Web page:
“Cacophonic”

Technical details: Canon EOS 7D camera,  EF400mm f/5.6L USM lens, ISO 1600,  f/5.6, 1/125 sec

The big stars at Squaw Creek around Thanksgiving and surrounding weeks are the Snow Geese.  For years I had read about and seen images of the more than one million birds that pass through this location every fall.  At peak times more than 500,000 birds can be counted on the reserve at one time.  I had images in mind that I hoped to make if I could find the birds present in these kinds of numbers.  I really had little clue of where and when I needed to be set up and if I had the ammunition (lenses) to make the images I had in mind.  I feel the photos I was able to get are of mixed success due to several reasons.  I was quite lucky in the numbers of birds that showed up.  A week before my visit the counts were only a little more than 10,000.  The day I arrived the latest weekly count suggested there were more than 250,000 on the reserve.  This is shy of the 500-600K that can be found during peek times, but for my first visit, it was quite a treat!  Of the 1.5 days I had to spend here, one full day was very cloudy and dark, making bird photography particularly troublesome.  Around noon on my last day the sky cleared and I was able to get some nice light.  Hopefully I can spend a few days more during my next visit.

“Let My Army Be The Rocks And The Trees And The Birds In The Sky”

Technical details: Canon EOS 7D camera,  EF400mm f/5.6L USM lens, ISO 400,  f/8,  1/1250 sec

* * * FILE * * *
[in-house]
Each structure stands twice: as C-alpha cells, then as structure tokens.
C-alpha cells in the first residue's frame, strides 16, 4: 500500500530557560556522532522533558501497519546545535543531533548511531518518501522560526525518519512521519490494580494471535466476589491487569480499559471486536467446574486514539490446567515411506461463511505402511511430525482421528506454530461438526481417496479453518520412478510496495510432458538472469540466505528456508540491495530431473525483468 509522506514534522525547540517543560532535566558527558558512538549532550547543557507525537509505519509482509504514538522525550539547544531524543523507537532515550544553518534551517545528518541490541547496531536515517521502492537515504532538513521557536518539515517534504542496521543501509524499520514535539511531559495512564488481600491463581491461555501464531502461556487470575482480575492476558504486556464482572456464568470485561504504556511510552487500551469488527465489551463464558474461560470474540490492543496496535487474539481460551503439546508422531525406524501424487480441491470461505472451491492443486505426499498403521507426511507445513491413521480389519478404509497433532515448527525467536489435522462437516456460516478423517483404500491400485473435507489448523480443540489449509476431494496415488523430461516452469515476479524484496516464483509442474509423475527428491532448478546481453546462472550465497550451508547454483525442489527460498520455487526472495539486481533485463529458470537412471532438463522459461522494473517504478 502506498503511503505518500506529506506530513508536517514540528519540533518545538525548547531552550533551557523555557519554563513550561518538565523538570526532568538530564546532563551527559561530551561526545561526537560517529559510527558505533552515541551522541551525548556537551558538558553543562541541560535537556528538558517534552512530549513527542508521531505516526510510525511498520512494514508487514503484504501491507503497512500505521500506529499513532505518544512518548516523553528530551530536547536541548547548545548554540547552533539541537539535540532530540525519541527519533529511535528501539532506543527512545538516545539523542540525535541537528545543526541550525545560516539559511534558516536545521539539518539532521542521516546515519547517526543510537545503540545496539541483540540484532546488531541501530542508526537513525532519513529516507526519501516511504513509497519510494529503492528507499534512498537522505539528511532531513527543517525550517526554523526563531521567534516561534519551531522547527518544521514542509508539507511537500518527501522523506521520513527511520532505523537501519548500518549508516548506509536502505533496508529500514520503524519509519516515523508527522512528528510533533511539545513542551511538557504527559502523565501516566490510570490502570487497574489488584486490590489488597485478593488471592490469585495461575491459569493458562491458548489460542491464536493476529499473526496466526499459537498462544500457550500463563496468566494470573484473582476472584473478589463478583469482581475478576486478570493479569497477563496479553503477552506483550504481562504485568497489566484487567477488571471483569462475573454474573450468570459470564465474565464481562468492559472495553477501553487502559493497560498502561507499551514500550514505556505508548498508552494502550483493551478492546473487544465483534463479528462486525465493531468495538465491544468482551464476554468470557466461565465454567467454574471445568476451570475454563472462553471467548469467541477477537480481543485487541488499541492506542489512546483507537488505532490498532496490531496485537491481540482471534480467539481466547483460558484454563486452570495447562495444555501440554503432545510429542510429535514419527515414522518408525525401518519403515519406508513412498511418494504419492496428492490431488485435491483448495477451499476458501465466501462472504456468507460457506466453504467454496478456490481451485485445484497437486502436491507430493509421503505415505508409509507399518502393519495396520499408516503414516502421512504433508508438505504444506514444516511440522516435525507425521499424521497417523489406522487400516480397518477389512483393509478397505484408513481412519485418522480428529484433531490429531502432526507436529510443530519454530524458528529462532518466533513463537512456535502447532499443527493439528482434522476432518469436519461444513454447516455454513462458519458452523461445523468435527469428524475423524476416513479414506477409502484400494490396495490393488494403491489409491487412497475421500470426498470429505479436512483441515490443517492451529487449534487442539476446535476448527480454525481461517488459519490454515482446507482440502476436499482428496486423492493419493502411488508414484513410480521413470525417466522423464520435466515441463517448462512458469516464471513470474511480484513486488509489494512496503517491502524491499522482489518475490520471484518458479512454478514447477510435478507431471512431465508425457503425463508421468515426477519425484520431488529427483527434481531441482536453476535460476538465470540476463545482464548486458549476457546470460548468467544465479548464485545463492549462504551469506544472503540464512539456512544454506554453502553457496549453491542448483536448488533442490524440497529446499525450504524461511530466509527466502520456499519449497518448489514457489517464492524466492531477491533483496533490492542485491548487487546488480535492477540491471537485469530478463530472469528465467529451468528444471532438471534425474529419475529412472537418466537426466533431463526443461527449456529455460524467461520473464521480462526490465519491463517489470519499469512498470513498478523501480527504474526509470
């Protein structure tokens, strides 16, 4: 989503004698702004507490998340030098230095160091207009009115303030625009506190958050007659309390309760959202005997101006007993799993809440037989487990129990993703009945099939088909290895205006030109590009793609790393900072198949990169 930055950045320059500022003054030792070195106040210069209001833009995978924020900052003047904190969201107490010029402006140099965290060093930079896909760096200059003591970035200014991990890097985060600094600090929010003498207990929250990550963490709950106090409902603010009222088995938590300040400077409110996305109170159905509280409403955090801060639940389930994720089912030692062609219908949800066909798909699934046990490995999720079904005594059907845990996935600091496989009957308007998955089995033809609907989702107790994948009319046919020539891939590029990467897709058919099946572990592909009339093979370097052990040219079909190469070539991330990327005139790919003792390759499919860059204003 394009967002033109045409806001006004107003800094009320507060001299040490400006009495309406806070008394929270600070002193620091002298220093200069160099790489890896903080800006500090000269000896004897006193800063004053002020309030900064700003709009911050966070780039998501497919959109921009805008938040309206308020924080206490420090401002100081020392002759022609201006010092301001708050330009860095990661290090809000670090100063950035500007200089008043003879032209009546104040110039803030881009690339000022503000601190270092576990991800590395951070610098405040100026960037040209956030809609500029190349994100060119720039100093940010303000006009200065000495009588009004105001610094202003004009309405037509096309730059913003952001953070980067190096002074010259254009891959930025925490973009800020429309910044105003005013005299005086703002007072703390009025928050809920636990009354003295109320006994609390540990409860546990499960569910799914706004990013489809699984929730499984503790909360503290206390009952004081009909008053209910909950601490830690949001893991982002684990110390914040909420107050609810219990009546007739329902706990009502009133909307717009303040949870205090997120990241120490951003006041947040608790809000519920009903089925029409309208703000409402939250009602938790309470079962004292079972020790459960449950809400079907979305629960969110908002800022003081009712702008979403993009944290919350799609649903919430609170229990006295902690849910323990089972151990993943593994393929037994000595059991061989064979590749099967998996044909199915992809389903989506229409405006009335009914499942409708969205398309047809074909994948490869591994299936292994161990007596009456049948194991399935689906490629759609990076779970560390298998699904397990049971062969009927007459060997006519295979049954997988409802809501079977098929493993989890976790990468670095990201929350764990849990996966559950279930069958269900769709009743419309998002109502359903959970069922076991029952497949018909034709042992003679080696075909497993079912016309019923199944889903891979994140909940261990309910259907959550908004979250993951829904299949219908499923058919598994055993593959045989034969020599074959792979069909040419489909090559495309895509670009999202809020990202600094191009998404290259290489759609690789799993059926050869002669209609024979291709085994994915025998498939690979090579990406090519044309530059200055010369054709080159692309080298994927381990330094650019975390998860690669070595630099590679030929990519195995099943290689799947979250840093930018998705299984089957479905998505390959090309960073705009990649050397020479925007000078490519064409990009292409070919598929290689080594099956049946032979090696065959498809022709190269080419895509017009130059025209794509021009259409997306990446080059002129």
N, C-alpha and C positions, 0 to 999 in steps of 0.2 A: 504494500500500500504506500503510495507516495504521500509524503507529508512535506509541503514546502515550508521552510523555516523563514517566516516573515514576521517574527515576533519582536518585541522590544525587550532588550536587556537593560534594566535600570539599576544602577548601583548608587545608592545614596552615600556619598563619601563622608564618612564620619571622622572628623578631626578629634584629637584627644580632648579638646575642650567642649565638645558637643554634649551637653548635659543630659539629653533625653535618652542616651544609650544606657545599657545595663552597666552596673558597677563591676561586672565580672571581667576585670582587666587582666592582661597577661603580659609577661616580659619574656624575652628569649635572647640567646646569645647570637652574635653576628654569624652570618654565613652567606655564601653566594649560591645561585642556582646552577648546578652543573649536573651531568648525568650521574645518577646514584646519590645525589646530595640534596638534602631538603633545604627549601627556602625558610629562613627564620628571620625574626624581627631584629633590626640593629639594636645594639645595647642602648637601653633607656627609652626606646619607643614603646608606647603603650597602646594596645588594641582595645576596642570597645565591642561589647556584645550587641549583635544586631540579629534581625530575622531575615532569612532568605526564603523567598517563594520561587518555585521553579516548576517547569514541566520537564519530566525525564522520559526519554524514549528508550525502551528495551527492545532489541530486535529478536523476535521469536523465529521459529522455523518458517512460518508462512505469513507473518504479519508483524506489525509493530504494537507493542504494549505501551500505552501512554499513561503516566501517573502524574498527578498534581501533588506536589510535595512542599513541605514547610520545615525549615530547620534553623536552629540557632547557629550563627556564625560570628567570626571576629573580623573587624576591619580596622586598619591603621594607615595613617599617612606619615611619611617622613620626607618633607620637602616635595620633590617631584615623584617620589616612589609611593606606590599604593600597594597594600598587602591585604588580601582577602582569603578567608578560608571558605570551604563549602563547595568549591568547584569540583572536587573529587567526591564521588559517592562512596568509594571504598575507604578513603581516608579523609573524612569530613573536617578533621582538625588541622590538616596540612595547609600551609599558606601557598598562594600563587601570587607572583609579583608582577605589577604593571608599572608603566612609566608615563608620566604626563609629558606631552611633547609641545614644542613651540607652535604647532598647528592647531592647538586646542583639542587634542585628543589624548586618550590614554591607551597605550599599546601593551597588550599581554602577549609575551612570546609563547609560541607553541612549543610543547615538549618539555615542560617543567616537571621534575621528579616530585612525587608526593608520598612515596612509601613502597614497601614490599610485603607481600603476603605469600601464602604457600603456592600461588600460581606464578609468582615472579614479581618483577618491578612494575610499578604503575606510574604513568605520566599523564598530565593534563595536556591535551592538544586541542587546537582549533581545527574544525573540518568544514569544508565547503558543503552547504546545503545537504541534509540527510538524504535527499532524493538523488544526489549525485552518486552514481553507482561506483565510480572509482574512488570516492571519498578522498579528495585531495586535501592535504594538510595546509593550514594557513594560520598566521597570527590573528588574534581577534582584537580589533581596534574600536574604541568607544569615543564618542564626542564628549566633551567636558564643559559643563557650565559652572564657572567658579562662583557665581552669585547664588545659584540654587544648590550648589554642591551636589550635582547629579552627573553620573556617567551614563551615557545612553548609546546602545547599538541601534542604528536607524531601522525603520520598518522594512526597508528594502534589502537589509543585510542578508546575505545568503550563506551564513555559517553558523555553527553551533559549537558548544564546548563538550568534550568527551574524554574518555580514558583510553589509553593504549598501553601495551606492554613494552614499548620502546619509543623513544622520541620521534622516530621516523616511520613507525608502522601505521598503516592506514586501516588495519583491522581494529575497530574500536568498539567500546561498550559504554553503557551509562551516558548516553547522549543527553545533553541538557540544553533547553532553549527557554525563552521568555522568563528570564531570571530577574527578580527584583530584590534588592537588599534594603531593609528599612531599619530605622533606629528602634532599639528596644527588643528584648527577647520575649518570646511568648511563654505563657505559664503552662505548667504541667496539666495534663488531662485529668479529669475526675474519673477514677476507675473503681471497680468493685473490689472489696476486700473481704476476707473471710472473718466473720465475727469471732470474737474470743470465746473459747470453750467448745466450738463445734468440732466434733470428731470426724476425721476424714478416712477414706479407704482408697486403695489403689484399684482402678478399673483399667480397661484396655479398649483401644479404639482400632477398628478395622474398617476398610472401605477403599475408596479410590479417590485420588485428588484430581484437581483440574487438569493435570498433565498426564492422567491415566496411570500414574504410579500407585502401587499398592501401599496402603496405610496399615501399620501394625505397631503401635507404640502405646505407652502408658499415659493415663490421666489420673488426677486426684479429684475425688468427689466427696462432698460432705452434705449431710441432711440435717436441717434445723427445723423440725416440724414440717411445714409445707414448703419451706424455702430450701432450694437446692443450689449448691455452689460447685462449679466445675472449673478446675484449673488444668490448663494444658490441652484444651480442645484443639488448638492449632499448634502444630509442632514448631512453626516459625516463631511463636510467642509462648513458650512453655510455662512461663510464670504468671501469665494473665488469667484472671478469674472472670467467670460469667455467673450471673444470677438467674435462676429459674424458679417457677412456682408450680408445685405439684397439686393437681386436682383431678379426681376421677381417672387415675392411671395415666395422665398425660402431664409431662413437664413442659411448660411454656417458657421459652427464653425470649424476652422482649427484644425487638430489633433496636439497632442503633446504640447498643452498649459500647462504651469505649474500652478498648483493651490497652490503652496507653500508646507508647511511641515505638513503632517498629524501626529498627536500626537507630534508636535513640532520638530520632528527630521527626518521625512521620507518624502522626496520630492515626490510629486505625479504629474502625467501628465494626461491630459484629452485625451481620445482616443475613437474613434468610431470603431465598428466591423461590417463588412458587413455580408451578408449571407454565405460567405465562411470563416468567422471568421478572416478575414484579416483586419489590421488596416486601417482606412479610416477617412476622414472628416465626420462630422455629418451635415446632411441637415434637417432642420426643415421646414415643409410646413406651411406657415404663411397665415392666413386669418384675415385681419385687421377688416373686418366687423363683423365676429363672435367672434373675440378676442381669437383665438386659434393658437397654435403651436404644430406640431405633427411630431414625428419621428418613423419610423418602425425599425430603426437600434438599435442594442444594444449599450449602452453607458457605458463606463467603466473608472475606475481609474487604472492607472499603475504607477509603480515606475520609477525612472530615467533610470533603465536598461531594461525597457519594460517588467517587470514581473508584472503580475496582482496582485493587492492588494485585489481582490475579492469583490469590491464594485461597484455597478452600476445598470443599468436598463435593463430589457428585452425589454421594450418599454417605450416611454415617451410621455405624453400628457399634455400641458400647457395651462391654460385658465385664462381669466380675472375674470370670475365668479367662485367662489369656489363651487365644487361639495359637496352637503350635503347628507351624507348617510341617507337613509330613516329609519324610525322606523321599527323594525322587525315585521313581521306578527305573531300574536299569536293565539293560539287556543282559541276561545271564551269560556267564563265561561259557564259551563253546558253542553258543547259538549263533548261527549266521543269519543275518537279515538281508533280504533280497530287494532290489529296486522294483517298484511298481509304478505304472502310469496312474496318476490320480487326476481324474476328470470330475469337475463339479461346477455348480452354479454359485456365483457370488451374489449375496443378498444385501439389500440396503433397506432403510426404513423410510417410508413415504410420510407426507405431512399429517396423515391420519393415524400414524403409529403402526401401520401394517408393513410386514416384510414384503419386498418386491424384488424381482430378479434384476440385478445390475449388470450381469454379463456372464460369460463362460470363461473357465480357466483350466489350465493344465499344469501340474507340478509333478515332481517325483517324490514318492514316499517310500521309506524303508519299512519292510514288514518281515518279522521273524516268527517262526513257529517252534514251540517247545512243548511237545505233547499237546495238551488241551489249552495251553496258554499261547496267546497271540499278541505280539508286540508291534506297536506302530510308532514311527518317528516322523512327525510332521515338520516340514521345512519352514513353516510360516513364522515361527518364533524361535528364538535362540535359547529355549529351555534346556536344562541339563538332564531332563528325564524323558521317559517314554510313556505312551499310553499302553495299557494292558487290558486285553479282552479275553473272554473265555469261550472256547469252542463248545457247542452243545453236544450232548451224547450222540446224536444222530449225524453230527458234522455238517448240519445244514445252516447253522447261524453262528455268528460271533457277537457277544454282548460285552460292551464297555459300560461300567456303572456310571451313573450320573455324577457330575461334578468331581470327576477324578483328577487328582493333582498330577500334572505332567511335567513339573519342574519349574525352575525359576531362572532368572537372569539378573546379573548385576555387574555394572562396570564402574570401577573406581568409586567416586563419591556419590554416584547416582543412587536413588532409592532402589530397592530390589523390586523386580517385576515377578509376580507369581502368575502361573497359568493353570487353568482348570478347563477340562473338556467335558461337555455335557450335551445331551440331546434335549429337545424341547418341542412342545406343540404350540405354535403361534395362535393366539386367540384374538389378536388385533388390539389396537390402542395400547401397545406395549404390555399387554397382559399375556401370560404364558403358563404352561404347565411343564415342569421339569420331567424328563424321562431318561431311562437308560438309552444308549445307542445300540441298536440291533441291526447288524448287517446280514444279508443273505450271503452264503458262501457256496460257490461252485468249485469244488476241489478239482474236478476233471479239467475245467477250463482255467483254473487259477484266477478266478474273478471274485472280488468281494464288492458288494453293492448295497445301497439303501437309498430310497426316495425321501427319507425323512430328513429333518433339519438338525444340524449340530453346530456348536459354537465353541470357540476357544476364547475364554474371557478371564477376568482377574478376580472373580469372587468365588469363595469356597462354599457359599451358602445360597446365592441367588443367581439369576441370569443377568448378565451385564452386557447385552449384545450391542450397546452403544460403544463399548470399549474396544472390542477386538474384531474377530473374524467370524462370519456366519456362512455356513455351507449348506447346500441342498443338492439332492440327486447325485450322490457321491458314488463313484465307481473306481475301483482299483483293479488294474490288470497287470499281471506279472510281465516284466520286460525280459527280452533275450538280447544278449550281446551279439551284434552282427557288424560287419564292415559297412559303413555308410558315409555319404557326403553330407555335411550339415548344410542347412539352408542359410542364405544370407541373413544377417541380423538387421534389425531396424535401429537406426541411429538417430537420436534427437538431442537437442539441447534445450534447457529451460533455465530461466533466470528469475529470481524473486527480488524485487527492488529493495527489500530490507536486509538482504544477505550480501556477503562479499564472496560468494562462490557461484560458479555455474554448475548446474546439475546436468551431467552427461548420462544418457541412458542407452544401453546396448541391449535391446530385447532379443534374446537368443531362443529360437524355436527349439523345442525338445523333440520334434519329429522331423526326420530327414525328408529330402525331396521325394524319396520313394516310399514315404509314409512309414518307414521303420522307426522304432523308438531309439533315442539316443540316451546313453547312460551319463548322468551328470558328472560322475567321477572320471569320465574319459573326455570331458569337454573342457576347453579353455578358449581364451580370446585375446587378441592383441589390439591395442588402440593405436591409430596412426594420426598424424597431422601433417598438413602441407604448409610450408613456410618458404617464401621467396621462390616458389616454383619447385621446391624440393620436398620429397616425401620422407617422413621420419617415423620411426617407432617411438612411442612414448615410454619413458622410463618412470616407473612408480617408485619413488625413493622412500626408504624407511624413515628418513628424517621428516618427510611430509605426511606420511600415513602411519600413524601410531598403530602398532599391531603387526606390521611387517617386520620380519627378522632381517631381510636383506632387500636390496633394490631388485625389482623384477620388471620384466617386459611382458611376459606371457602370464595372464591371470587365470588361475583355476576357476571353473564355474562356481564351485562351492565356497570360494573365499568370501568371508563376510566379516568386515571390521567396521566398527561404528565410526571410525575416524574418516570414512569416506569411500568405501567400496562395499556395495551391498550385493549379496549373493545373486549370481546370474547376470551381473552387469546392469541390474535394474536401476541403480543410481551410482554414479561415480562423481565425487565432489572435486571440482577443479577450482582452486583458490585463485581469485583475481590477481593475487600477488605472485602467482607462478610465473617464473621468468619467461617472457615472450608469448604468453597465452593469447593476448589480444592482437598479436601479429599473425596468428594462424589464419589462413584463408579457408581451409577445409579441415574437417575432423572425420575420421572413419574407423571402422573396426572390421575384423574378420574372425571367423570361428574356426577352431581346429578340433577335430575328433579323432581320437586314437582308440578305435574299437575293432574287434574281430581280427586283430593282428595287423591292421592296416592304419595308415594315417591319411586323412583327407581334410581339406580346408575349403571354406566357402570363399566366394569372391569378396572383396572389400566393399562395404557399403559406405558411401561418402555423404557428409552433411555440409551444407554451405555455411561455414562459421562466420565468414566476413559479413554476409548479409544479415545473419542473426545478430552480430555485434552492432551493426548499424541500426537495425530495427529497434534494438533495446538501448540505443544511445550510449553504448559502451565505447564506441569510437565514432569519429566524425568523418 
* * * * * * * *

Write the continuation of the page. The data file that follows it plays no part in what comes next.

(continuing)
Snow Geese are not the only waterfowl that can be found in good numbers here.  In almost every one of these types of images Greater White-fronted Geese, Green-winged Teal, Northern Pintail, Mallards and more can be found as well.

“The Snow & the Mist”

Technical details: Canon EOS 7D camera,  EF400mm f/5.6L USM lens, ISO 1600,  f/8,  1/100 sec

Squaw Creek NWR and its 7500 acres was established in 1935 just in time.  Close to 98% of the original marshes and related wetlands that border the Missouri River in the state of Missouri have been destroyed or permanently altered – mostly for use as farmland.  Thankfully sportsmen realized the importance for providing habitat for migrating and over-wintering waterfowl and a series of these man-made marshes were built near Kansas City, Columbia and St. Louis.  This image is actually a composite of two separate photographs – the foreground and the background, both taken in extremely cloudy and grey conditions.  I was surprised by how well this blending worked and I feel it represents what it was like on this first day, the geese constantly taking off in large groups and others taking their place in the marshes.

“Squaw Creek Eagle”

Technical details: Canon EOS 7D camera,  EF400mm f/5.6L USM lens, ISO 800,  f/5.6,  1/400 sec

Waterfowl are not the only birds or wildlife that utilize the reserve.  Although you can see more Bald Eagles in spots along the Mississippi River, I have never been able to get as close to these birds perched as I did during this visit.  This is true with the wildlife in general.  The auto-route roads were set perfectly in the reserve, in my opinion.  Getting close enough to the wildlife can be troublesome from the roads at other places I visit, but here the roads are much better situated near the pools and the wildlife never seem to be overly stressed.  During the time of my visit with cloudy weather and poor light, I was able to get closer to several duck species than I have ever been able to before.

“White Ibis”

Technical details: Canon EOS 7D camera,  EF400mm f/5.6L USM lens, ISO 400,  f/5.6,  1/640 sec

This White Ibis was actually a very late bird for this part of Missouri and it made a bit of noise in the MO birding community.  This was also one of my best looks at this species.  I had found it the day before and took some rather poor photos.  I was happy to see it still in the same pool the next day when light was better.

“Snow Geese on Loess”